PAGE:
THE PRAYER. Holy and merciful Jesus, who art the great principle and the instrument of conveying to us the charity and mercies of eternity, who didst love us when we were enemies, forgive us when we were debtors, recover us when we were dead, ransom us when we were slaves, relieve us when we were poor, and naked, and wandering, and full of sadness and necessities ; give us the grace of charity, that we may be pitiful and compassionate of the needs of our necessitous brethren, that we may be apt to relieve them, and that according to our duty and possibilities we may rescue them from their calamities. Give us courteous, affable, and liberal souls. Let us, by thy example, forgive our debtors, and love our enemies, and do to them offices of civility, and tenderness and relief ; always propounding thee for our pattern, and thy mercies for our precedent, and thy precepts for our rule, and thy Spirit for our guide : that we, showing mercy here, may receive the mercies of eternity by thy merits, and by thy charities, and dispensation, O holy and merciful Jesus. Amen.

Of the second additional Precept of Christ, viz.

Of Prayer. 1. The soul of a Christian is the house of God; ‘Ye are God's building,saith St. Paul; but the house of God is the house of prayer; and therefore prayer is the work of the soul, whose organs are intended for instruments of the divine praises; and when every stop and pause of those instruments is but the conclusion of a collect, and every breathing is a prayer, then the body becomes a temple, and the soul is the sanctuary, and more private recess, and place of intercourse. Prayer is the great duty, and the greatest privilege of a Christian : it is his intercourse with God, his sanctuary in troubles, his remedy for sins, his cure of griefs; and, as St. Gregory calls it, “It is the principal instrument whereby we minister to God, in execution of the decrees of eternal predestination:" and those things wbich God intends for us, we bring to ourselves by the mediation of holy prayers. Prayer is the “ascent of the mind to God, and a petitioning for such things as we need for our support and duty.”? It is an abstract and summary of Christian religion. Prayer is an act of religion and divine worship, confessing his power and his mercy: it celebrates his attributes, and confesses his glories, and reveres his person,

il Cor, iii. 4.

2 'Ανάβασις να προς θεόν, και αίτησις των προσηκόντων naoù Dez. Damasc. lib. iii. Orthodox. fid.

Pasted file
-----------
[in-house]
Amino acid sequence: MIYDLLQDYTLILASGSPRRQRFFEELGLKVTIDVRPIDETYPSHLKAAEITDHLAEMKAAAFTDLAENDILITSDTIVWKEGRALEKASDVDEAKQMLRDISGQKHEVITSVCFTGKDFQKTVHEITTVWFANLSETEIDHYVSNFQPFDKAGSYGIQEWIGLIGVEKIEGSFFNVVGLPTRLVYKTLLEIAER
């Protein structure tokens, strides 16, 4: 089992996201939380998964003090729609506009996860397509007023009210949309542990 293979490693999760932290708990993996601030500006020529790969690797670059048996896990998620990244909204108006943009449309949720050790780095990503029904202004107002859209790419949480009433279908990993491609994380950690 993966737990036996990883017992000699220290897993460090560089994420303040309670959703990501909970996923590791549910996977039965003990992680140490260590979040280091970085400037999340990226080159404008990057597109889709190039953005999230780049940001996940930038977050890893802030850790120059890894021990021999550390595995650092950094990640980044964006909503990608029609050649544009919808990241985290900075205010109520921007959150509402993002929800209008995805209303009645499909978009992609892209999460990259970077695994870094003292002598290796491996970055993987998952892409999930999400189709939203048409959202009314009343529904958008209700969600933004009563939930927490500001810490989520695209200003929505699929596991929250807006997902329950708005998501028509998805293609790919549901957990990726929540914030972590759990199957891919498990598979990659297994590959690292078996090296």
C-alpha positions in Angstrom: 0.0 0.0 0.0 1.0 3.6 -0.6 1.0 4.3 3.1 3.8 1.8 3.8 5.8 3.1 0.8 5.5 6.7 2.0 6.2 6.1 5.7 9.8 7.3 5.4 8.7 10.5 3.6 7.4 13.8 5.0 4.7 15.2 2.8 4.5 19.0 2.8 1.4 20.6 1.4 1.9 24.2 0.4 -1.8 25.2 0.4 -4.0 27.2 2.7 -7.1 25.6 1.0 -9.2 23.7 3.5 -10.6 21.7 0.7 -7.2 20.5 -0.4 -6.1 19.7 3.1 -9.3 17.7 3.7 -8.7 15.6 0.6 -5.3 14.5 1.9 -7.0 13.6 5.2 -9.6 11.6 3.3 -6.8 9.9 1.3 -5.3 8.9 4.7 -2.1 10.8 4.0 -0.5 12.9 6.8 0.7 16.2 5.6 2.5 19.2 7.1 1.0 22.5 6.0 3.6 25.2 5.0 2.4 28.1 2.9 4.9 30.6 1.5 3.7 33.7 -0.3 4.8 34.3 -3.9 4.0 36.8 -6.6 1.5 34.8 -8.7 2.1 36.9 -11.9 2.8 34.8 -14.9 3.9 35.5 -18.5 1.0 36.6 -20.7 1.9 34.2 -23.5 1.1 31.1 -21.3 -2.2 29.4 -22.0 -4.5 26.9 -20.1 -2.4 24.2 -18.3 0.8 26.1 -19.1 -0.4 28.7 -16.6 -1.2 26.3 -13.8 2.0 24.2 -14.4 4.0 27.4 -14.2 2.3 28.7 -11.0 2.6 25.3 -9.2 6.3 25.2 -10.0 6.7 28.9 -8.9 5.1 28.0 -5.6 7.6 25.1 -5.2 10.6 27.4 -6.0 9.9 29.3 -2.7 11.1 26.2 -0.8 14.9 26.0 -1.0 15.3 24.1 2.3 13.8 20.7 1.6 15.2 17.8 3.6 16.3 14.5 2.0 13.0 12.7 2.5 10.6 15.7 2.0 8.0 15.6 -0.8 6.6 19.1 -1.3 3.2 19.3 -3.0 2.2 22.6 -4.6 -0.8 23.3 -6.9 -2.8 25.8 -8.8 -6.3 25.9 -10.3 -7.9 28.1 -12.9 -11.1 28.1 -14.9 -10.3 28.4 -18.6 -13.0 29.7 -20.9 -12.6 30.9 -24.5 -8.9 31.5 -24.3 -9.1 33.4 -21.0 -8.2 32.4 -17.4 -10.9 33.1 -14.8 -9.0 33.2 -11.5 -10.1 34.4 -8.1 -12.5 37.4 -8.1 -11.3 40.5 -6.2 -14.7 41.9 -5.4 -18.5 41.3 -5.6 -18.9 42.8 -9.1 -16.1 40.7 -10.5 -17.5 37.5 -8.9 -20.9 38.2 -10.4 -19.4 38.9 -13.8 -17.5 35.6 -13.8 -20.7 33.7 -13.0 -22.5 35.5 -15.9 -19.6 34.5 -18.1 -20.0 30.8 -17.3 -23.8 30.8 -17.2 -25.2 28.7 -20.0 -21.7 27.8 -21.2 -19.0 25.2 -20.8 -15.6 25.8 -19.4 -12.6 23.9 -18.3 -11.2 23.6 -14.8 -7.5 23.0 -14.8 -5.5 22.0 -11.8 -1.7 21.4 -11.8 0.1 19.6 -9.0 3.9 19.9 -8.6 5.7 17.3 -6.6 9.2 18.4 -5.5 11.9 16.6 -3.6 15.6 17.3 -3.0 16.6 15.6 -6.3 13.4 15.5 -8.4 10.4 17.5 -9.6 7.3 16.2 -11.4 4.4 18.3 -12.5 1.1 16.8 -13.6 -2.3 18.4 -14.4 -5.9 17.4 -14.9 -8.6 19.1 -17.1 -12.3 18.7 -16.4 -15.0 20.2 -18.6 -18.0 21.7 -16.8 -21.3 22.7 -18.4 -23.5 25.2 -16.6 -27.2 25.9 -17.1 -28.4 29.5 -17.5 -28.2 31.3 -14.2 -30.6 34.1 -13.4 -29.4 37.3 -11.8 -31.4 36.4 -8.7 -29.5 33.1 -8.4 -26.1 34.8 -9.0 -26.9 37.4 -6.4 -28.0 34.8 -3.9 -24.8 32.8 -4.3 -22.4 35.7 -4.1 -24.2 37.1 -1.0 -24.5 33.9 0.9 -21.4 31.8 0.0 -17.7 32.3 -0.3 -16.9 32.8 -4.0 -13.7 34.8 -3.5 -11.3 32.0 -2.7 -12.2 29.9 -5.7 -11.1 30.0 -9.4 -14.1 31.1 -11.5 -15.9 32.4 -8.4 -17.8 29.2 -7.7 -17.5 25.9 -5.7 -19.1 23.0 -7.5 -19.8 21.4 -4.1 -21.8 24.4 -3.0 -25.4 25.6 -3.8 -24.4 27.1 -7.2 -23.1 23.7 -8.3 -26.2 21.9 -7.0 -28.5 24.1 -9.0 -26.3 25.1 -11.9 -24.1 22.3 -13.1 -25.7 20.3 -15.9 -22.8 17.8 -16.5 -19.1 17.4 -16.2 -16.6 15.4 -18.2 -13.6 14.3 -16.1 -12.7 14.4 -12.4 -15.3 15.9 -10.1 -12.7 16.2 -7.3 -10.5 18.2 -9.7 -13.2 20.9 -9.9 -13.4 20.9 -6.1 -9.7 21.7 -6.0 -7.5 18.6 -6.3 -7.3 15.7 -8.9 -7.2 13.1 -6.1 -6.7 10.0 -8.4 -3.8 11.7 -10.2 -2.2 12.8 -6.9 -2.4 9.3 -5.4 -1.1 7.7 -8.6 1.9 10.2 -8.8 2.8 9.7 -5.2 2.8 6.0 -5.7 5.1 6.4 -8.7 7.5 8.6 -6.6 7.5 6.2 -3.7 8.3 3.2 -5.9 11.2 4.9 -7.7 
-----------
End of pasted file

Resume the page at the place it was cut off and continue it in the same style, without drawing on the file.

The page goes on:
and implorex his uid, and gives thanks for his blessings. It is an act of humility, condescension, and dependence, expressed in the prostration of our bodies, and humiliation of our spirits. It is an act of charity, when we pray for others; it is an act of repentance, when it confesses and bega pardon for our sins; and exercises every grace, atcording to the design of the man and the matter of the prayer. So that there will be less need to amans arguments to invite us to this duty; every part in an excellence, and every end of it is a blessing, and every design is a motive, and every need is an impulsive to this holy office. Let us but remember how many needs we have, at how cheap a rate we may obtain their remedies, and yet how honourable the employment is to go to God with confidence, and to fetch our supplies with easiness and joy; and then, without further preface, we may address ourselves to the understanding of that duty by which we imitate the end ployment of angels and beatified spirits, by which we ascend to God in spirit while we remain on earth, and God descendy on earth while be yet resides in heaven, sitting there on the throne of his kingdom.

2. Our first inquiry must be concerning the matter of prayers : for our desires are not to be the rule of our prayers, unless reason and religion be the rule of our desires. The old heathenis prayed to their gods for such things which they were ashamed to name publicly before men; and these were their private prayers which they durst not, for their indecency or iniquity, make public. And, indeed, sometimes the best men ask of God things not unlawful in themselves, yet very hurtful to

« FöregåendeFortsätt »